Molecular genetics of cancer g pathology s1
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  • Evolution of unicellular to multicellular life Mutational load of a complex organism is hard to manage. Must separate germline early in ​embryology to protect it from excessive damage. Average human gene is mutated 1010 ​times in a lifetime! Nearly all are somatic mutations.

  • Innate resistance to tumorigenesis because single mutations are inadequate to cause cancer. Cancer has a multistep origin.

  • Neoplasia is a micro evolutionary process Clonal Selection Theory Numerous (5-7) rate-limiting mutations are required to cause cancer. Clonal Selection Theory ​says that tumorigenesis occurs as the serial expansion of successive growth-advantaged ​clones. One mutation is never sufficient because down regulation mechanisms always ​limit the effect.

  • Genetic heterogeneity exists even among the clone population, because of chromosomal ​instability and tendencies toward mutation. Subclones continue to mutate and compete in ​a sequential selection to dominate the neoplasm.

  • Subclones with the most extensive genetic change should have the worst prognosis.

  • Changes in stem cells and differentiation are required for neoplasia.

  • Pediatric tumors occur during the developmental window and are therefore quite distinct from ​tumors that develop in adults. They probably have far fewer mutations.

  • Types of mutations

  • 1. Amplification – leads to overproduction of protein.

  • 2. Rearrangement/translocation – fuses genes from different chromosomes, creating a novel ​protein or bringing an oncogene close to a strong promoter.

  • 3. Large deletion – total inactivation of a suppressor gene or loss of heterozygosity. This is bad. ​It is often the “second hit” that really screws the cell.

  • 4.Viral insertion – allows continuous expression of viral oncogenes.

  • 5.Telomere shortening – may be a cause of genetic instability. In malignancy the telomerase ​reactivates.

  • There are three categories of mutated cancer genes:

  • 1. Dominant oncogenes (function activated by mutation. Normally transduce GF signals and ​oppose apoptosis) ​-Growth factors, which aren’t very oncogenic because neighbor cells benefit too.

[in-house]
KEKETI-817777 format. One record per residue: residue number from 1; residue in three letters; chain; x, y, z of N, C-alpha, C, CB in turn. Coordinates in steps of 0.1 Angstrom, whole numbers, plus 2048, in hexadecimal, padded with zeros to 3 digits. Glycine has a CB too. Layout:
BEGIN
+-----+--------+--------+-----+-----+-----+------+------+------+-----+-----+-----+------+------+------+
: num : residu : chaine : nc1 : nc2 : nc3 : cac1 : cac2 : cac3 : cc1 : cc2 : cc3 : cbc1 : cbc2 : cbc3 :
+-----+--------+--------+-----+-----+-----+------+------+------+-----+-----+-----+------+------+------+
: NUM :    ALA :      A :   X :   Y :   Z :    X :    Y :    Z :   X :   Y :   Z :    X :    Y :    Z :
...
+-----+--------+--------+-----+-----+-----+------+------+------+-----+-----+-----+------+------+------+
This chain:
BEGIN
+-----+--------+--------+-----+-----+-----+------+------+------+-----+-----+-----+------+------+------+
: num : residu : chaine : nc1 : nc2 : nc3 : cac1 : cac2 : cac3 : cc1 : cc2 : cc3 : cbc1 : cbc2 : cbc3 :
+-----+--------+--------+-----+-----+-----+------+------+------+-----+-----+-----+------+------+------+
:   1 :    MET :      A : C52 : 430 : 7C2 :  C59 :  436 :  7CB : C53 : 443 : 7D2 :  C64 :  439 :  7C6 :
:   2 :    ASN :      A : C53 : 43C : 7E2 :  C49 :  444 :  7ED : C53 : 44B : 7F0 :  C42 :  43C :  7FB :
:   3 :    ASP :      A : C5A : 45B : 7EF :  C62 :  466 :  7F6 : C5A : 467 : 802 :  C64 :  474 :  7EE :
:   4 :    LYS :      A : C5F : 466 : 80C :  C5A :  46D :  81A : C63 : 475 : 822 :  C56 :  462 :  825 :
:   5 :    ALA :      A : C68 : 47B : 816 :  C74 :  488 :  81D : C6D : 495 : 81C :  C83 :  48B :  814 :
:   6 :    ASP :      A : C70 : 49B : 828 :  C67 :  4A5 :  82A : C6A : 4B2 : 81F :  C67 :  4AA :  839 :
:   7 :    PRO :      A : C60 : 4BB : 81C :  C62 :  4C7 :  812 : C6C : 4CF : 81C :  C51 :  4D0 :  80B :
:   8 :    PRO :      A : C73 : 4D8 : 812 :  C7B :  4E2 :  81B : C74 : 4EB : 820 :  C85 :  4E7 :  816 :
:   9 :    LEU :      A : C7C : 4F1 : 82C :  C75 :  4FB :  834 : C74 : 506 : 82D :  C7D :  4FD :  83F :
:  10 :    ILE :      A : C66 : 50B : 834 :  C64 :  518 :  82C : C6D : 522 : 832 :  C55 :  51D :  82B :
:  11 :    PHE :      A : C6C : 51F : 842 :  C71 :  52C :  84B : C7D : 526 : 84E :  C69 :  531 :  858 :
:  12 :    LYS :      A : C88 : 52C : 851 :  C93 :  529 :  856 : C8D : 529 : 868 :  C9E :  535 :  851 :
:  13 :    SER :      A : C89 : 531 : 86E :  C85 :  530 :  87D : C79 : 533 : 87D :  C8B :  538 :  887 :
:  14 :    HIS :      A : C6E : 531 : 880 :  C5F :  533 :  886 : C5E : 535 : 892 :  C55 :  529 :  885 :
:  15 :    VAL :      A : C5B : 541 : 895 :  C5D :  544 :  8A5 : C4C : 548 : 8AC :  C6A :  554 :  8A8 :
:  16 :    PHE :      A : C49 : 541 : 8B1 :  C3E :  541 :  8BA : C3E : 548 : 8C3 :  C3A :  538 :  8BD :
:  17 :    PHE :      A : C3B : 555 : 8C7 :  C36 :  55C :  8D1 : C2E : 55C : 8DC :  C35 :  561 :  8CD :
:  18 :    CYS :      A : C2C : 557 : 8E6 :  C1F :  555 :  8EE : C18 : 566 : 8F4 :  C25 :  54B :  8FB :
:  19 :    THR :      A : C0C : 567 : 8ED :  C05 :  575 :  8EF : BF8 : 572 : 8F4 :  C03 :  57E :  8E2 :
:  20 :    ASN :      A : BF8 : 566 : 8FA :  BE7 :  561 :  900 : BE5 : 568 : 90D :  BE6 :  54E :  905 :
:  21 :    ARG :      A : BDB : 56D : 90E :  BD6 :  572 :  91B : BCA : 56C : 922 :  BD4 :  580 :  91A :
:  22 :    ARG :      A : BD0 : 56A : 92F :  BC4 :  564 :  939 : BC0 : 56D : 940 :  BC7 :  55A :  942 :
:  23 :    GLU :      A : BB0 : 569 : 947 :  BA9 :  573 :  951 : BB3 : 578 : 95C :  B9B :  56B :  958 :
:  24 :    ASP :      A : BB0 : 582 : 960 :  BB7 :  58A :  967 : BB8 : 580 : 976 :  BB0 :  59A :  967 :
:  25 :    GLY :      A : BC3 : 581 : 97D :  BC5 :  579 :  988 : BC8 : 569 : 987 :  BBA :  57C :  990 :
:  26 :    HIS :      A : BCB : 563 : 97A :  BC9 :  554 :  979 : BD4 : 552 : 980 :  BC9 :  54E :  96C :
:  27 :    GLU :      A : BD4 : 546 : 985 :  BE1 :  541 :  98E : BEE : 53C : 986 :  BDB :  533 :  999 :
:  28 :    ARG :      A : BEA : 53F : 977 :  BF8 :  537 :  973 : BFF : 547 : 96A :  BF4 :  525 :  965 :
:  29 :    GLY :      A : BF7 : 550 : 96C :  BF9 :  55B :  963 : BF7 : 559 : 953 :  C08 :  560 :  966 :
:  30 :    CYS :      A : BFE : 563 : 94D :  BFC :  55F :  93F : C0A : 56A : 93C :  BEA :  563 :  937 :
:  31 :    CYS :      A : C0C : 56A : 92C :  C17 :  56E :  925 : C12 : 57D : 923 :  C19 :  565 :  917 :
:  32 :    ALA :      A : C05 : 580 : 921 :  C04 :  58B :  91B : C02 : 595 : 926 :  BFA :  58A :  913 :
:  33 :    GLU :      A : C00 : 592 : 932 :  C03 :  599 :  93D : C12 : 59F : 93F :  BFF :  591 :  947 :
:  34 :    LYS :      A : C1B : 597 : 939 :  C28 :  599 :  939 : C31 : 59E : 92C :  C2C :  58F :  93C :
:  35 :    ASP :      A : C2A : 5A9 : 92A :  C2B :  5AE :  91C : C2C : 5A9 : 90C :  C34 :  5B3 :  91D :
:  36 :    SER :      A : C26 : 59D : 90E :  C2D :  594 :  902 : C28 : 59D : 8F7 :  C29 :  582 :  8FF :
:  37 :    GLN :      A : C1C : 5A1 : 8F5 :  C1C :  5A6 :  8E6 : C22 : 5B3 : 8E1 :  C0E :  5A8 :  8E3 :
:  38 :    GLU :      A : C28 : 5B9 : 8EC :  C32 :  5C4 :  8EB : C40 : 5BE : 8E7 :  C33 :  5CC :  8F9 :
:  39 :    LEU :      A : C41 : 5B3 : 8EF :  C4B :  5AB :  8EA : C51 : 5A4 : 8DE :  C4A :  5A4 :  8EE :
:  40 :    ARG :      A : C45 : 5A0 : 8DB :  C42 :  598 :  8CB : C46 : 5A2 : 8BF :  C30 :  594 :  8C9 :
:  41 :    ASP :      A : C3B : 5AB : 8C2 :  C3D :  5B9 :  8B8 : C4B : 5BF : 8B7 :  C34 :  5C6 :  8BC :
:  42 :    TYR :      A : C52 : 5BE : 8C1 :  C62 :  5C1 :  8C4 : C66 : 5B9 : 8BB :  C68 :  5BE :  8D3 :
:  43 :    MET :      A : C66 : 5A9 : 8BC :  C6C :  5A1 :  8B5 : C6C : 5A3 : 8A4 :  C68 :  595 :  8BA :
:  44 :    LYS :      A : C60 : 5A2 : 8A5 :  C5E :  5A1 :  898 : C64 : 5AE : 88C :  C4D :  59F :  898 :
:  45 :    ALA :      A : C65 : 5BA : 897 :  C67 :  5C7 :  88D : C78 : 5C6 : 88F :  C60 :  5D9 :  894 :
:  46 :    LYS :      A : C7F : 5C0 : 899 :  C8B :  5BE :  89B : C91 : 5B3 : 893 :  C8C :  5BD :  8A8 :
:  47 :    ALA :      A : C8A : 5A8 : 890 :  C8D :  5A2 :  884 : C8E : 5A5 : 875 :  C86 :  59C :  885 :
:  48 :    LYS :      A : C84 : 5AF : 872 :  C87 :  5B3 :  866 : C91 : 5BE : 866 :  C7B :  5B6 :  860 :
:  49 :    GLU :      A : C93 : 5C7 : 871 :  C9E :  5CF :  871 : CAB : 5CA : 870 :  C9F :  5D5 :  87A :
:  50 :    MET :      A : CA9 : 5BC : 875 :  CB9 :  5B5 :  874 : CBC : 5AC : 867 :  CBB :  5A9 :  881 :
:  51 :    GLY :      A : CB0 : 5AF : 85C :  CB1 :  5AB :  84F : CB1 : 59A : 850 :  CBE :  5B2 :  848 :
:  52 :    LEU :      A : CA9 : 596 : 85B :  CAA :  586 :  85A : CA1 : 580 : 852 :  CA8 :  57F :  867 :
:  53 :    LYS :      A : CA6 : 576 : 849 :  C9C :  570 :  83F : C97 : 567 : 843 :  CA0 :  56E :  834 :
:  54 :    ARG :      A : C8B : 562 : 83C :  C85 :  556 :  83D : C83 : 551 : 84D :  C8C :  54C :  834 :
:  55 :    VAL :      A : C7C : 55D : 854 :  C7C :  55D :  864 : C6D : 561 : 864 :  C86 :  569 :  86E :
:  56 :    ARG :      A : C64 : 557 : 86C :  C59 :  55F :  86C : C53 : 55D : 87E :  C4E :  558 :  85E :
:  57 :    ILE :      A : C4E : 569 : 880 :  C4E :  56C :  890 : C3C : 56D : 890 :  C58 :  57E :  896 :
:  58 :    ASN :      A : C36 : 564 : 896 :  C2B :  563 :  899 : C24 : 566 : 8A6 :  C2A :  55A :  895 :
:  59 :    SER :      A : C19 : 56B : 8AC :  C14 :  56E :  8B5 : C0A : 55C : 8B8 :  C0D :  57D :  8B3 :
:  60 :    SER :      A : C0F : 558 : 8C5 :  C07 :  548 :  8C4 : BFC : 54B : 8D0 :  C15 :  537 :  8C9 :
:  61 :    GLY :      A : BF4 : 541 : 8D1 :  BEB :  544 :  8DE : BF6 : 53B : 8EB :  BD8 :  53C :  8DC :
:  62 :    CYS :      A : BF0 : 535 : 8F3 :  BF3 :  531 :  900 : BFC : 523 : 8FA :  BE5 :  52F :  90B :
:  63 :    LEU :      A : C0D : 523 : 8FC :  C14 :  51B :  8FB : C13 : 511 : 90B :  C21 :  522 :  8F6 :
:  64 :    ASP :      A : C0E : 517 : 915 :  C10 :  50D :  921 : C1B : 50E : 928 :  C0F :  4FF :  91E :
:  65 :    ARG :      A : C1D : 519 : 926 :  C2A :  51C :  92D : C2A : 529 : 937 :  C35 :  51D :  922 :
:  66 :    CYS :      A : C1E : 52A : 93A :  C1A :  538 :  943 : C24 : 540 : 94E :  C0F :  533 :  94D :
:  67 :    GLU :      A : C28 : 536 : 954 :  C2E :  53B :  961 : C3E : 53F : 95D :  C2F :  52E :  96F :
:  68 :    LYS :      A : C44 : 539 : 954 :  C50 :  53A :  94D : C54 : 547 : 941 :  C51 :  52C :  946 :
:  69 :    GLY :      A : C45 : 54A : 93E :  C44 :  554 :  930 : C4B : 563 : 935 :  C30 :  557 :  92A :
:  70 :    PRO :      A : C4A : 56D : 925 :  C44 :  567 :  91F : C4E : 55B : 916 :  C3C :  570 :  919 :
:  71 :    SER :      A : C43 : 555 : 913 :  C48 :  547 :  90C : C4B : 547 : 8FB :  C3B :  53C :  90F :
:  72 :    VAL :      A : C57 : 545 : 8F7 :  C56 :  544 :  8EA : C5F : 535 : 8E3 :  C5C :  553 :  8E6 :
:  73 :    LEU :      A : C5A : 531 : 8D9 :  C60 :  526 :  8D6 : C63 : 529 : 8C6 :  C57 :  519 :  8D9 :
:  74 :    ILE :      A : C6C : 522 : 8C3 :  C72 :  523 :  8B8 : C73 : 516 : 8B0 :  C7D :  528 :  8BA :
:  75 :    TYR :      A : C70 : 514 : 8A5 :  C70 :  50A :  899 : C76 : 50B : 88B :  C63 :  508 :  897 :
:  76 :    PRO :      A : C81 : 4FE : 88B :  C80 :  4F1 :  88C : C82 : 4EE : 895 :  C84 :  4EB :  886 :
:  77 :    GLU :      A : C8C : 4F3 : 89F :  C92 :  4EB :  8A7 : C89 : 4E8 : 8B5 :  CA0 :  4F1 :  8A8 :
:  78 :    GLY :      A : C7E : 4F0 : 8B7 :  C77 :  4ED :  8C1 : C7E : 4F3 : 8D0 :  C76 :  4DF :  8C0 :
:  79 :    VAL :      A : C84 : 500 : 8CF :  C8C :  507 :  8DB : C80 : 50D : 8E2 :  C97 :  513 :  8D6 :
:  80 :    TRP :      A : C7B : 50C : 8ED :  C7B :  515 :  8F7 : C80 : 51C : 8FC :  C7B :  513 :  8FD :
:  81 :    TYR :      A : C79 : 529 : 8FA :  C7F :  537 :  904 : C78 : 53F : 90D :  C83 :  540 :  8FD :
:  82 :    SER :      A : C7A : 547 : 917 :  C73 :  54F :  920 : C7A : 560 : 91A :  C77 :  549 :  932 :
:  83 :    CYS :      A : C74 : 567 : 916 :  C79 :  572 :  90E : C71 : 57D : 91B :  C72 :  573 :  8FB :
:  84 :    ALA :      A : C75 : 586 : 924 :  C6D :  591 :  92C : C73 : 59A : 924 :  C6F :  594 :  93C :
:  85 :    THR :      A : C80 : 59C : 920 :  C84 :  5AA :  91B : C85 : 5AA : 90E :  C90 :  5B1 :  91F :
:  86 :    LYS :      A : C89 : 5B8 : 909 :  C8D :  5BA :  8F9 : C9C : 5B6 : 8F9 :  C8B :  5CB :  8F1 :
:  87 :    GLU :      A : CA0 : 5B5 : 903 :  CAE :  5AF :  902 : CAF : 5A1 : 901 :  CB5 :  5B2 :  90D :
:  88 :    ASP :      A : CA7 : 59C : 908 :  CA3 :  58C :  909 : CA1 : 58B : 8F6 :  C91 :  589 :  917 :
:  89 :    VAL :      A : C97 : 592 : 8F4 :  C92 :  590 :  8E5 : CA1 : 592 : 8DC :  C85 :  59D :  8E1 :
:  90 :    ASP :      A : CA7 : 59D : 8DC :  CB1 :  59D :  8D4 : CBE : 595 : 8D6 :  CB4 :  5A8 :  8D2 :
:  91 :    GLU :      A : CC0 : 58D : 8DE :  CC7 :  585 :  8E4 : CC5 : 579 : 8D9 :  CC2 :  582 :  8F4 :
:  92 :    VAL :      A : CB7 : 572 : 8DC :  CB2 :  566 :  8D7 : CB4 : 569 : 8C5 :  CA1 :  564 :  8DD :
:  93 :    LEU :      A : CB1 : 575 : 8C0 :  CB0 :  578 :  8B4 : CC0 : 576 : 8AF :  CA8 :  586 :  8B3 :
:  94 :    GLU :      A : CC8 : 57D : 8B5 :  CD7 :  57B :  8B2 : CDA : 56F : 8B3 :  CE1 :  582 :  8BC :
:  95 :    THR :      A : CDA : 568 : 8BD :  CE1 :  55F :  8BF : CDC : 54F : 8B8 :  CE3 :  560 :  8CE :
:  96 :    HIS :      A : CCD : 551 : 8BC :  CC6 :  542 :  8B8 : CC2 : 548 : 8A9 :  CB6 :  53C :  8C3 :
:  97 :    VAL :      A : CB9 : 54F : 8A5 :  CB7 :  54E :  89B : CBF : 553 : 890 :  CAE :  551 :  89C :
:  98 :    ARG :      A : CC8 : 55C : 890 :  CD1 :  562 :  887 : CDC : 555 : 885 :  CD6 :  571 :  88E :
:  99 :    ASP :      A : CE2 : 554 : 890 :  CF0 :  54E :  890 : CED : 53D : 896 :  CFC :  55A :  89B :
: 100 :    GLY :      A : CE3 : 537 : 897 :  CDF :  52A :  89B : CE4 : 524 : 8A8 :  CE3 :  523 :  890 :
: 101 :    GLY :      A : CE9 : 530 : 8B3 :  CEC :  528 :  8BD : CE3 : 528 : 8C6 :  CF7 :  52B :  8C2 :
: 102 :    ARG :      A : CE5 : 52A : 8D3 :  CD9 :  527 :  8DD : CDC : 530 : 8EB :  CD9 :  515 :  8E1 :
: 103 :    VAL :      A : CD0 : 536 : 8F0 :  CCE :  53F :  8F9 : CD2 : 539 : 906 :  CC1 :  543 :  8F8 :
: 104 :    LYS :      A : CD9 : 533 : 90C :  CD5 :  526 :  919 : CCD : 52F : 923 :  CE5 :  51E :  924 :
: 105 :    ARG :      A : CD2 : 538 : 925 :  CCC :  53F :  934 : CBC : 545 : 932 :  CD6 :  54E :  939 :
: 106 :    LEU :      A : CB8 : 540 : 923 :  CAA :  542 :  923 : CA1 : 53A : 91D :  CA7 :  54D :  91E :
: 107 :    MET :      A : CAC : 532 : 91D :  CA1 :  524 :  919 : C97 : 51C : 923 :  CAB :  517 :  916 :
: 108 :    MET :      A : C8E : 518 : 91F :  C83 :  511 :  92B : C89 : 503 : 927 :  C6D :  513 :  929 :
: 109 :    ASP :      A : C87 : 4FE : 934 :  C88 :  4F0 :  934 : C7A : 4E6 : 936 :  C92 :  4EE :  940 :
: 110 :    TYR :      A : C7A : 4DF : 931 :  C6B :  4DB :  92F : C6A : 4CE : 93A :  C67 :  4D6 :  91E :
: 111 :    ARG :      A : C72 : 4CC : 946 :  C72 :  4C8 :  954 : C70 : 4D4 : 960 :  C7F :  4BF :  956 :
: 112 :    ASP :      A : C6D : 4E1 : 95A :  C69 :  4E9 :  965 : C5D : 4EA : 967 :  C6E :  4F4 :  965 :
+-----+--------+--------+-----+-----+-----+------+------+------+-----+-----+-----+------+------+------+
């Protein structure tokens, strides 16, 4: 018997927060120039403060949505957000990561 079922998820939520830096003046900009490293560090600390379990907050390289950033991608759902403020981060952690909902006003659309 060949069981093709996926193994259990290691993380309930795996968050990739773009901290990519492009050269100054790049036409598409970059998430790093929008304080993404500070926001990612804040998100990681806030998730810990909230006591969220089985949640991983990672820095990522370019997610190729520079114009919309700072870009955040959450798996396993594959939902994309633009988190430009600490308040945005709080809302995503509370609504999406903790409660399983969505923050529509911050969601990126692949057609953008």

• Growth factor receptors. Example is EGFR. Over expression is very oncogenic.

  • ​Signal transducers, such as GTP-binding proteins (RAS) and tyrosin kinases (ABL).

  • ​Nuclear oncoproteins

  • ​Antagonists of apoptosis (Bcl2)

  • ​Antagonists of tumor suppression (MDM2, which antagonizes p53, a tumor- suppresor)

  • 2. Tumor suppressor genes (function inactivated by mutation, providing immediate ​selective advantage) ​-cell/ECM interactions (e-cadherin) ​cell division cycle regulation ​-apoptosis (p53, BAX) 3. DNA-maintenance genes (function inactivated, providing selective advantage only if ​other oncogenic mutations occur) ​-DNA repair (xeroderma pigmentosum genes) ​-chromosome stability (Fanconi genes)

  • Inherited syndromes due to germline mutations, Mutations in germ line dominant oncogenes are very rare, because not well tolerated by embryo.

  • Mutations in germline tumor suppressor genes is a common cause of congenital cancer. Classic ​theory of cancer inheritance is the Nicholls Two-Hit Hypothesis, which states that ​inheriting one bad copy increases the rate of occurrence of neoplasm.

  • Mutations in DNA maintenance genes are true examples of highly mutating neoplasms. ​Chromosomal instability is very common. Best examples are xeroderma pigmentosum ​(inadequate repair of UV damage) and Hereditary Nonpolyposis Colorectal Carcinoma.

  • Rational Therapy

  • New drug screening strategies for specific biochemical properties New therapeutic strategies (augmenting deficient genes such as p53, replacing defected genes ​with good copies, inactivating bad genes, re-expressing silenced genes, activating ​immune system to kill tumors)

  • Molecular epidemiology and carcinogens

  • Dietary carcinogens

  • Infectious causes of cancer (indirect mechanisms of inflammation and mitogenesis such as with ​H.pylori and gastric cancer, or direct mechanisms such as HPV causing cervical cancer).

  • Defining a neoplasm

  • Neoplasms are clonal populations with autonomous growth and somatic mutations of ​growth-regulating genes. Neoplastic cells grow under normally limiting conditions.

  • Keloids, scars, and granulation tissue are NOT neoplasms. They are not clonal. Atherosclerotic ​plaques are clonal but not mutated, so they also are not neoplasms.

  • Most neoplasms are benign, and they are not always masses.

  • Neoplasms are not just proliferative in cell number (an example of this would be psoriasis). ​Rather, mutations cause exponential rises in the number of stem cells. This is cancer.

  • In colorectal cancer, the accumulation of many mutations is important, but their order isn’t.

  • In pancreatic cancer, a proper sequence of mutations occurs to derange cell cycle controls

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